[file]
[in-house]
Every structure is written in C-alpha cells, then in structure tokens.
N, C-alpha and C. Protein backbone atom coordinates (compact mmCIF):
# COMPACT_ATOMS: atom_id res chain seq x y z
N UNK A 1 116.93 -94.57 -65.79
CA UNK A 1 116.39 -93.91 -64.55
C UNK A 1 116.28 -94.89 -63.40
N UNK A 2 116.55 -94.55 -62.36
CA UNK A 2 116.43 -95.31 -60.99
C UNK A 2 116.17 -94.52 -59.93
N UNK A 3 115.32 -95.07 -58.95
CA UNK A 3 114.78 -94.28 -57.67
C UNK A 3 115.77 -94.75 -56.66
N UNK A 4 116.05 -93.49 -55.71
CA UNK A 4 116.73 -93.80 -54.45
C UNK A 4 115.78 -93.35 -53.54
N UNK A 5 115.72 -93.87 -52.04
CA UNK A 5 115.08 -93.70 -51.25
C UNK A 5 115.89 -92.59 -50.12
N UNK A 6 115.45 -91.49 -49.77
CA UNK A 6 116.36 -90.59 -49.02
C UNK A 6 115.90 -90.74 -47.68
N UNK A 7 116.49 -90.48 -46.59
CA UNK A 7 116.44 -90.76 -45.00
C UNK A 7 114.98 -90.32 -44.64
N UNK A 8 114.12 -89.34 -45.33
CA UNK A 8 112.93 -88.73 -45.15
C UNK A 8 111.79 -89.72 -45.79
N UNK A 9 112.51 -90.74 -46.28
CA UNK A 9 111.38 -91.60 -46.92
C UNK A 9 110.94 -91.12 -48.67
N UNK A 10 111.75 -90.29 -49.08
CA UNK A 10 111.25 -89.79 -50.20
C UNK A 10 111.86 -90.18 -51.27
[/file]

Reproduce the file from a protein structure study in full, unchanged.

[in-house]
Every structure is written in C-alpha cells, then in structure tokens.
N, C-alpha and C. Protein backbone atom coordinates (compact mmCIF):
# COMPACT_ATOMS: atom_id res chain seq x y z
N UNK A 1 116.93 -94.57 -65.79
CA UNK A 1 116.39 -93.91 -64.55
C UNK A 1 116.28 -94.89 -63.40
N UNK A 2 116.55 -94.55 -62.36
CA UNK A 2 116.43 -95.31 -60.99
C UNK A 2 116.17 -94.52 -59.93
N UNK A 3 115.32 -95.07 -58.95
CA UNK A 3 114.78 -94.28 -57.67
C UNK A 3 115.77 -94.75 -56.66
N UNK A 4 116.05 -93.49 -55.71
CA UNK A 4 116.73 -93.80 -54.45
C UNK A 4 115.78 -93.35 -53.54
N UNK A 5 115.72 -93.87 -52.04
CA UNK A 5 115.08 -93.70 -51.25
C UNK A 5 115.89 -92.59 -50.12
N UNK A 6 115.45 -91.49 -49.77
CA UNK A 6 116.36 -90.59 -49.02
C UNK A 6 115.90 -90.74 -47.68
N UNK A 7 116.49 -90.48 -46.59
CA UNK A 7 116.44 -90.76 -45.00
C UNK A 7 114.98 -90.32 -44.64
N UNK A 8 114.12 -89.34 -45.33
CA UNK A 8 112.93 -88.73 -45.15
C UNK A 8 111.79 -89.72 -45.79
N UNK A 9 112.51 -90.74 -46.28
CA UNK A 9 111.38 -91.60 -46.92
C UNK A 9 110.94 -91.12 -48.67
N UNK A 10 111.75 -90.29 -49.08
CA UNK A 10 111.25 -89.79 -50.20
C UNK A 10 111.86 -90.18 -51.27